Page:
In his book, Deep Thinking, https://www.goodreads.com/book/show/31934455-deep-thinking?from_search=true,
the former Chess Grandmaster Gary Kasparov (defeated by IBM’s “Deep Blue”), argues that the combination of even low quality human intelligence, adequate computers and excellent human-machine integration strategy can outperform human geniuses aided by exquisitely powerful machines and a poor interface strategy. His argument is that using machines to augment human thought allows human thought to grow in capacity, which will allow our species to continue to physically and intellectually flourish. It is a compelling argument, but it misses something vital, which looks sometimes like this:
This mid-winter aspen grove is one individual, covering a half hectare of land at Big Bar Lake. She has multiple stems, all reading the weather and barometric pressure, recording it and responding to it. They communicate with each other underground. They carry the chemical communication trails of many thousands of insects and a wide array of peculiar diseases, each with their own networks.
They house birds, insects, owls, hawks, moose, deer and bears, and shelter water. All in all, they form a kind of data collection and storage device, although one that translates poorly to autonomous human minds. Even if you have Celtic heritage, the chances of proposing an intellectual problem to an aspen grove and receiving an intellectual answer are slight. It’s not going to play chess with you.
The Rhine, In Its Celtic Middle Flow
Still, the aspen is a complex environment, especially when you consider that it is just one of thousands of individuals like this, many smaller but many considerably larger, in just one small corner of the Cariboo Plateau, with deep connections to hundreds of other species, animal, vegetable and fungal. There’s a lot of information being gathered, transferred and physically encoded, and it is, despite intellectual appearances, all available to humans.
Aspens in Drought
In response to Kasparov’s proposed human-machine partnership — an extended mind, an Out Mind, so to speak — it is equally legitimate to propose a planet as an Out Mind.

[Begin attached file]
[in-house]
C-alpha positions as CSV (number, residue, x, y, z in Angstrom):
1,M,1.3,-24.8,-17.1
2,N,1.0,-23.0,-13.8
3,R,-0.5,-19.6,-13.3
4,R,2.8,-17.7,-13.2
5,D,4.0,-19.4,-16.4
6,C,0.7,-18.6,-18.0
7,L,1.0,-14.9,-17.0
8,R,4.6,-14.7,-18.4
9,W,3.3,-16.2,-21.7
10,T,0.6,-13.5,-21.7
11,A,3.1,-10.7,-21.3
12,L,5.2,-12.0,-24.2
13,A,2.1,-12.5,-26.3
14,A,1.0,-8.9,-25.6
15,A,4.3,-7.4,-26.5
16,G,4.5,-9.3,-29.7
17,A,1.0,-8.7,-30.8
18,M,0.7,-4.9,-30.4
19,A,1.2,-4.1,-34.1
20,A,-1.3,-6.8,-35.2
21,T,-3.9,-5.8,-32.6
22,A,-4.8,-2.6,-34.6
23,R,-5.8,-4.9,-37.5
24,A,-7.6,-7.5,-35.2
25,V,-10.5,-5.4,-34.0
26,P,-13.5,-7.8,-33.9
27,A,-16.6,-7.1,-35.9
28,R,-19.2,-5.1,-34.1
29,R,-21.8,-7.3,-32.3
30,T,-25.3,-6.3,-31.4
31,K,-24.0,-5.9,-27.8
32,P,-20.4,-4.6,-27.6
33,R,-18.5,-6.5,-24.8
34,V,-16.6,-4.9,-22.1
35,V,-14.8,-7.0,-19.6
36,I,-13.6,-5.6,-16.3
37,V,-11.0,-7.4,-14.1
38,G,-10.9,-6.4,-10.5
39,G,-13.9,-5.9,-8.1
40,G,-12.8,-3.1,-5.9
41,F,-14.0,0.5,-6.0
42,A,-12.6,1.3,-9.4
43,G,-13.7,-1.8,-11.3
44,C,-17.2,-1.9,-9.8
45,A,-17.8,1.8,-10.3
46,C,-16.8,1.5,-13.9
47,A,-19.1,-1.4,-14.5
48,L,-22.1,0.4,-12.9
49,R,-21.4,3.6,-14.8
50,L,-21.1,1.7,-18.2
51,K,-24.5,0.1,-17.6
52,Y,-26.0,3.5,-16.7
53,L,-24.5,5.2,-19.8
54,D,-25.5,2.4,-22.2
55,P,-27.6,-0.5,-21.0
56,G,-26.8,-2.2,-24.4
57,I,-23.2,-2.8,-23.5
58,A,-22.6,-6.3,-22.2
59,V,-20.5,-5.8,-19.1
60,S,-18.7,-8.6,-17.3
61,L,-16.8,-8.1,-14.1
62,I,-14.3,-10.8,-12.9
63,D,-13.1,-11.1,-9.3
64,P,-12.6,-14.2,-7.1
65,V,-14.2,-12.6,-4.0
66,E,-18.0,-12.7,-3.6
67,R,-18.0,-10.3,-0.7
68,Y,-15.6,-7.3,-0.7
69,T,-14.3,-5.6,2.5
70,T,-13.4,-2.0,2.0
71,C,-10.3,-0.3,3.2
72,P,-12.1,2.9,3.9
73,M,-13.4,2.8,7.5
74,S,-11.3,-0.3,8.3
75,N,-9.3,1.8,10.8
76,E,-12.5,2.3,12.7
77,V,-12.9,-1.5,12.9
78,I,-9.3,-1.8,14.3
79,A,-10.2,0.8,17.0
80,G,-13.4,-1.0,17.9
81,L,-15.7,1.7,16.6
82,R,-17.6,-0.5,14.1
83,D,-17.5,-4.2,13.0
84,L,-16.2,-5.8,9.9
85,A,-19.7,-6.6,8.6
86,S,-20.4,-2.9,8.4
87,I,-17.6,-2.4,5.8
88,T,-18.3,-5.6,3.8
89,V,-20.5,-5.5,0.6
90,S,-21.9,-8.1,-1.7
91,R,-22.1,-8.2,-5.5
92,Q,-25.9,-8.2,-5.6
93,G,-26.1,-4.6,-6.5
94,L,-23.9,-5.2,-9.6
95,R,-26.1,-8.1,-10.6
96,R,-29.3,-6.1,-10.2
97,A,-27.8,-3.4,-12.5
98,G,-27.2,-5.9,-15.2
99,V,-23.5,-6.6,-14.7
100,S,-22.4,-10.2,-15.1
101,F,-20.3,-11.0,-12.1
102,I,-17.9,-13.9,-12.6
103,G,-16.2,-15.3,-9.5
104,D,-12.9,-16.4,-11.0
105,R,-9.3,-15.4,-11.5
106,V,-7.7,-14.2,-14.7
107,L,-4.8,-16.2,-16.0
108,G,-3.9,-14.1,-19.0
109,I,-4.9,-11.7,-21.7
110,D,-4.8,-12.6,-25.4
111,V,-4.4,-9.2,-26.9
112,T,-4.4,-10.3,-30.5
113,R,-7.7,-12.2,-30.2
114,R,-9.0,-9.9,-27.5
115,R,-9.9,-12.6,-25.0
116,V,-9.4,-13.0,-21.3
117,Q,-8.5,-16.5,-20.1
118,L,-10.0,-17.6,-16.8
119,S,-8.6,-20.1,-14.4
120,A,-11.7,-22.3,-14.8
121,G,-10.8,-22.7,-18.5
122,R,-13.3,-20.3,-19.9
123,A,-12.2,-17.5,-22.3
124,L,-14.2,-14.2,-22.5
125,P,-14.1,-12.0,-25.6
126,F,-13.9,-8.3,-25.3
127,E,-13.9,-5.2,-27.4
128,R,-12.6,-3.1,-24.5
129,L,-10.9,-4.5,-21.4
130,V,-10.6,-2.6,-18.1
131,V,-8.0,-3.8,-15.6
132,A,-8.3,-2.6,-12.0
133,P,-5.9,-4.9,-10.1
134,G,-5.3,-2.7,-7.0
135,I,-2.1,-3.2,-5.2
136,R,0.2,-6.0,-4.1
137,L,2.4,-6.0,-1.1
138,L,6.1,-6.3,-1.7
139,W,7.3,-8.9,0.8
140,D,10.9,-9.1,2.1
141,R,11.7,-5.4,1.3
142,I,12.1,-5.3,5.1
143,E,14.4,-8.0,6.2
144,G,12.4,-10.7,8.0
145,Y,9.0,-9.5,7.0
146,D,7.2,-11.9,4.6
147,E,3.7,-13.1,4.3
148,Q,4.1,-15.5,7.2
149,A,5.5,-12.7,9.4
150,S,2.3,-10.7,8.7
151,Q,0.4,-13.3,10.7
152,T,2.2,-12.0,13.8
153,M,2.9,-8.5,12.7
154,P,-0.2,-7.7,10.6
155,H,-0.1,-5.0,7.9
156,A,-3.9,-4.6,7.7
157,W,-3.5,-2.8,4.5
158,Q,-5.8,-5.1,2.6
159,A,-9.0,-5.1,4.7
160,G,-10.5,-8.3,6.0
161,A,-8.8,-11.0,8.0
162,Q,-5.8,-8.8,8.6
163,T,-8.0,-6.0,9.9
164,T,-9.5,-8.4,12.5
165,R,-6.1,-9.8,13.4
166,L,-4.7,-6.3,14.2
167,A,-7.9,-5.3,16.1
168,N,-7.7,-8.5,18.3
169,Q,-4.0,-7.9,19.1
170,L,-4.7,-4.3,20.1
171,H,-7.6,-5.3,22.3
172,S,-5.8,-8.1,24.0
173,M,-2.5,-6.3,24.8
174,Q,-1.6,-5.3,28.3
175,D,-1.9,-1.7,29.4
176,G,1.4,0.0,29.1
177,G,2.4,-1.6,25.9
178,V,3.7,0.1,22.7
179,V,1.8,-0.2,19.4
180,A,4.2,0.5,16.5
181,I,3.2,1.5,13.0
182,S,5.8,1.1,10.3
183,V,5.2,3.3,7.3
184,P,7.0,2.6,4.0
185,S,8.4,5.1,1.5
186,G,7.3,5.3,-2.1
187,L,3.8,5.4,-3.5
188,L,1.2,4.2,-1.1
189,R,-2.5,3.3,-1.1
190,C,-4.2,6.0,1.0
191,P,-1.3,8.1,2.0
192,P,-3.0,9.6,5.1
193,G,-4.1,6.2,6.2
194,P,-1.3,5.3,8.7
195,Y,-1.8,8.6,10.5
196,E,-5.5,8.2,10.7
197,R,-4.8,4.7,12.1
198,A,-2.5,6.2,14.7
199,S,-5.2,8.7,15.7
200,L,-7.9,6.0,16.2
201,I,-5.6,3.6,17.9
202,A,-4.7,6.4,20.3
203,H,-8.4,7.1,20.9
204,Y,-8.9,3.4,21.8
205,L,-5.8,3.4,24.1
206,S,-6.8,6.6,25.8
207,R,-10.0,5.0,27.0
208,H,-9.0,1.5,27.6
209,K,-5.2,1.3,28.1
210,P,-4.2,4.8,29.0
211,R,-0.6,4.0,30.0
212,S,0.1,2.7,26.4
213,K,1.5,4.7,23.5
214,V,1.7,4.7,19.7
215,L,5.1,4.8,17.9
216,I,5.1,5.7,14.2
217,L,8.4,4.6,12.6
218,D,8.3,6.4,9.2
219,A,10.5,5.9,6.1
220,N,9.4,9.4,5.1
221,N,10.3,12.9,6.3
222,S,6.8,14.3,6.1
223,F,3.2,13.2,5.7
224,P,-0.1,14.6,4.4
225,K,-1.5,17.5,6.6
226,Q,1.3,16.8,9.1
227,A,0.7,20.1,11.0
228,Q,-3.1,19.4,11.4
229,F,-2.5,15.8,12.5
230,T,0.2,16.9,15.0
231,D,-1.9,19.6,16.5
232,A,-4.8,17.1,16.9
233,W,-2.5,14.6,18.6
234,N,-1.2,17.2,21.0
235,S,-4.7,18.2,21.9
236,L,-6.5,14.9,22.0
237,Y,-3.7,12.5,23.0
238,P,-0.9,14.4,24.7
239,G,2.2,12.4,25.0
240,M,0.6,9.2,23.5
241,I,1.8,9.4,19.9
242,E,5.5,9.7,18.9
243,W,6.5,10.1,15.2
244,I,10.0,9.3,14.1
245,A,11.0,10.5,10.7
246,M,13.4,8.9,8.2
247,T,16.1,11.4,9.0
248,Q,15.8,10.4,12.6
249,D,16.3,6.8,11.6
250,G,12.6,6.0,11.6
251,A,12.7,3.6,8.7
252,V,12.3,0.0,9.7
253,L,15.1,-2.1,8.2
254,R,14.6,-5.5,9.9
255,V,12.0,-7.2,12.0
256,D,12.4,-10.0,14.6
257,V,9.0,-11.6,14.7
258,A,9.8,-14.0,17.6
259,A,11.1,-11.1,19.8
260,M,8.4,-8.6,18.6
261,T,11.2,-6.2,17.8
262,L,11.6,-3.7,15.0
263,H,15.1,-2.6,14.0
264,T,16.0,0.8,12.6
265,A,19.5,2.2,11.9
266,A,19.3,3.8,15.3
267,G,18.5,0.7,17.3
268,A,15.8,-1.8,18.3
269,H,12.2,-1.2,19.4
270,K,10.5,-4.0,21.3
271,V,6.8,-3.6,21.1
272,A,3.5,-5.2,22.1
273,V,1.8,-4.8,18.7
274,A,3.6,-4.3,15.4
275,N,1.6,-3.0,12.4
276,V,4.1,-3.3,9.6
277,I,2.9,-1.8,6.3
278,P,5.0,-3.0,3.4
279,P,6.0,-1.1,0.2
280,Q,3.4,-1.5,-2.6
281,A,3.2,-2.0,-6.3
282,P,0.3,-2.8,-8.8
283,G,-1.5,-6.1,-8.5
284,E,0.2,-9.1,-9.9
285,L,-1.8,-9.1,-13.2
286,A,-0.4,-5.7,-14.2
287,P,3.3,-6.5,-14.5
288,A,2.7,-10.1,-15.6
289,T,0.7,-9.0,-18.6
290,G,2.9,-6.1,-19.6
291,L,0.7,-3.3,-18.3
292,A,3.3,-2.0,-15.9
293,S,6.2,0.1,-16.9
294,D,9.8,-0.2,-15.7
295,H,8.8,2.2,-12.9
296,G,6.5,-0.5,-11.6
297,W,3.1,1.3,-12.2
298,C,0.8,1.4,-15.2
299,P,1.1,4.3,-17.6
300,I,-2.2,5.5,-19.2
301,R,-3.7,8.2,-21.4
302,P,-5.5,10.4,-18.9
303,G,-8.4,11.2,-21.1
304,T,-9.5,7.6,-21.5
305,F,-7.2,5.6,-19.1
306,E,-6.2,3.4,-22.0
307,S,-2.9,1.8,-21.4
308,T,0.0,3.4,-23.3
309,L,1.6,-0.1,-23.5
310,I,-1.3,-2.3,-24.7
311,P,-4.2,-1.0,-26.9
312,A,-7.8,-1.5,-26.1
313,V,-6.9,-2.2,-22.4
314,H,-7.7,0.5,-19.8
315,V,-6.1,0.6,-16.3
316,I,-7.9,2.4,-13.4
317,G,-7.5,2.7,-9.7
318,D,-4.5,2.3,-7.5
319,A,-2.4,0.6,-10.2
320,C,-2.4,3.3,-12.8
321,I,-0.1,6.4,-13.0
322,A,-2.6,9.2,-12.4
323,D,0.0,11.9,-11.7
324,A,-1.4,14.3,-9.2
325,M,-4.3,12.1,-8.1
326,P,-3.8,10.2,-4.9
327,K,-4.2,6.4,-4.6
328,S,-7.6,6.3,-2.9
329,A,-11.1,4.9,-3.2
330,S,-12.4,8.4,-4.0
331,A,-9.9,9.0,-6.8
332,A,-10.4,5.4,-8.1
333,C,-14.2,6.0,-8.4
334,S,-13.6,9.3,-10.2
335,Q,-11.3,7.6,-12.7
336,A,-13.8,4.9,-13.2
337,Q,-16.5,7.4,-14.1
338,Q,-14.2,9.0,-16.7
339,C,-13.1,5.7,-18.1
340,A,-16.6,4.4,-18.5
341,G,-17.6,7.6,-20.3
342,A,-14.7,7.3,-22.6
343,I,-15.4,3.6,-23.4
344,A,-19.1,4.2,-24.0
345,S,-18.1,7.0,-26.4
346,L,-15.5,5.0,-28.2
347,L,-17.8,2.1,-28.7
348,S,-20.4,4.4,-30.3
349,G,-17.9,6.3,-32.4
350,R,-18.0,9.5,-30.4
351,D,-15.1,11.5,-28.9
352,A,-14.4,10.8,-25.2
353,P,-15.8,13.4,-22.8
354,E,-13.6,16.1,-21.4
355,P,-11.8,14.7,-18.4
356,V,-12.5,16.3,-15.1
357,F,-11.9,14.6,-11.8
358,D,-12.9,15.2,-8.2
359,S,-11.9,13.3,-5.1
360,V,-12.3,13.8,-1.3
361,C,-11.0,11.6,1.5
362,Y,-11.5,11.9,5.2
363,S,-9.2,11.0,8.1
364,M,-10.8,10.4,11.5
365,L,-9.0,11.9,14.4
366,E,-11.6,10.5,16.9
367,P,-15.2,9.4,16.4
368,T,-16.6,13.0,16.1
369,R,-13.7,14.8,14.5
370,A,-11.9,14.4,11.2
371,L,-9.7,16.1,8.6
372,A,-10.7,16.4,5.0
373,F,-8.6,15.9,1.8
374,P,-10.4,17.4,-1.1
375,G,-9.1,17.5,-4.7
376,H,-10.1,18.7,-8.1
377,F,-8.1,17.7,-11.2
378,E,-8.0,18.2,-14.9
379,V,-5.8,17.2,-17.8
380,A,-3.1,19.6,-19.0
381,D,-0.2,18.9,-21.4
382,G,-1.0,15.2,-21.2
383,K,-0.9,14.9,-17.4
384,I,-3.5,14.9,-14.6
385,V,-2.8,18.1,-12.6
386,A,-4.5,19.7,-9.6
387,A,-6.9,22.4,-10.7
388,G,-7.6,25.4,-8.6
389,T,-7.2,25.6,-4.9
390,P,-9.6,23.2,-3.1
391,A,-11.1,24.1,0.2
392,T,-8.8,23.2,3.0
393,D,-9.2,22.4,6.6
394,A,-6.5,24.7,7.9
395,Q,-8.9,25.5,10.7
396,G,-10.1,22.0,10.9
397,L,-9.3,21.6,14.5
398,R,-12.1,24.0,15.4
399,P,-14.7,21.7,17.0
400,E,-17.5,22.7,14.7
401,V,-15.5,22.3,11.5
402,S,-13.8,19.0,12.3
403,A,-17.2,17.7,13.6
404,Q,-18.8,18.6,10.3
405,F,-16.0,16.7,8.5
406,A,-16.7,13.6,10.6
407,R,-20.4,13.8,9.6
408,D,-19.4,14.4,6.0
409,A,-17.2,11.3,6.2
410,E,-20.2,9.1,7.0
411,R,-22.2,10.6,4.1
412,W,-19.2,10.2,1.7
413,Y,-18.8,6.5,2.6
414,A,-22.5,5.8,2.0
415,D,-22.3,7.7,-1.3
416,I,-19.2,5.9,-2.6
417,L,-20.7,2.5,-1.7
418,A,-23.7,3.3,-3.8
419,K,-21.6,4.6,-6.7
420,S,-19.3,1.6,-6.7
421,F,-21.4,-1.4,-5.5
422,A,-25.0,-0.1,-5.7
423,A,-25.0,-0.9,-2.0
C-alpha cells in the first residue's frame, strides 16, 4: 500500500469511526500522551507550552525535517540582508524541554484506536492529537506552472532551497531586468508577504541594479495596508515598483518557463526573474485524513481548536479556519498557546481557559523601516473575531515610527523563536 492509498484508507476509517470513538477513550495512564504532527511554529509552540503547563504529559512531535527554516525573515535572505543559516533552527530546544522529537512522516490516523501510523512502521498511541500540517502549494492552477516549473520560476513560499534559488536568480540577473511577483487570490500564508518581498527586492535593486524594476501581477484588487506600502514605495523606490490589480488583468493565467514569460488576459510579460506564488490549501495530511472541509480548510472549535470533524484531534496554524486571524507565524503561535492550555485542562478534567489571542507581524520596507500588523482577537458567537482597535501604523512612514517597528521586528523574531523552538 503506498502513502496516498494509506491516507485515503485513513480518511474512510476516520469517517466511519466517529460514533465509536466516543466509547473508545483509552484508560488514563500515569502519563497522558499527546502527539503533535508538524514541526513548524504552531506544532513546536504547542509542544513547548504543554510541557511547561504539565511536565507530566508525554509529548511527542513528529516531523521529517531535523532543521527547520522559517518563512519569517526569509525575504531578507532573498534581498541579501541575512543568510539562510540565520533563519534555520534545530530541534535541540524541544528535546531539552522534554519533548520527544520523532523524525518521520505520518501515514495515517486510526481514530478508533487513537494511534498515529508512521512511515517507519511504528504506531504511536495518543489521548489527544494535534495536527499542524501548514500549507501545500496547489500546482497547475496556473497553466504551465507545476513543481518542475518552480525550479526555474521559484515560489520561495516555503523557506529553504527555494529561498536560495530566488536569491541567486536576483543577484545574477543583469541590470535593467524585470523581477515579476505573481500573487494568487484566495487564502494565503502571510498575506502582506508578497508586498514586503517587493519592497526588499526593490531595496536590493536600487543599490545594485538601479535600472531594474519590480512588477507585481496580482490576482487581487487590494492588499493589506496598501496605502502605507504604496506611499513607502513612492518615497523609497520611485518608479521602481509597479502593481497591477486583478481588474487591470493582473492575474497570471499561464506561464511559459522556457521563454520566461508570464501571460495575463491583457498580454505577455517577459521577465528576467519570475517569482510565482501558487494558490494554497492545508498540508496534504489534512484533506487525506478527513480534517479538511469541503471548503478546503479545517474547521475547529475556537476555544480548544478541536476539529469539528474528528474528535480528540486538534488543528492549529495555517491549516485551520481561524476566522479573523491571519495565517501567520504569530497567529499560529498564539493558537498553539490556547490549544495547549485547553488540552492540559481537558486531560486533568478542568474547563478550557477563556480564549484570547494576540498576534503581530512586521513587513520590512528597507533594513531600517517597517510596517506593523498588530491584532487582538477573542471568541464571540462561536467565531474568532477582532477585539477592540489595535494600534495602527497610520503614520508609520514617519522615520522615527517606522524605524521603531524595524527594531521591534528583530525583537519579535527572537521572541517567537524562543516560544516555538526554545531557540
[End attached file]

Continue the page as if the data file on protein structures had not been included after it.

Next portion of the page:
It would be one read in quite different terms than Kasparov’s chess-playing machines, and it would likely solve entirely different problems in entirely different ways, but it would solve them and profoundly extend the reach of human intelligence and profoundly impact human well-being. The results would have to be uniquely measured, but that’s no issue. Humans have the capacity to do just that. This Earth Mind remains there: incredibly complex, incredibly networked, and with profound built-in human interfaces. Our bodies understand this stuff deeply. In fact, so do our minds, which operate in terms set by the planet as well. Here is that aspen grove in the summer.
The communication that is going to happen here is a bodily language, expressed physically. It is to be found in the Earth’s own patterns and substances, as interpreted by human bodies and their needs, and not by human minds set within abstracted cognitive environments. But, despair not. If the goal of Kasparov’s mind-centred strategy is, ultimately, for human bodies to survive, the goal of using the earth and its connections to extend human thought is ultimately to develop and nurture human minds (and to do so by caring for human bodies as legitimate extensions into the Earth.) Foregoing the kind of thinking we could experience when we worked along with the planet would be foolish, especially if all it left us with was AI searches of databases used to augment human thought in profound cognitive environments. Why not use them here?
Why on Earth are we separating our minds and bodies from the Earth they are built to read? (I have some thoughts on that, but that’s a conversation for next week.)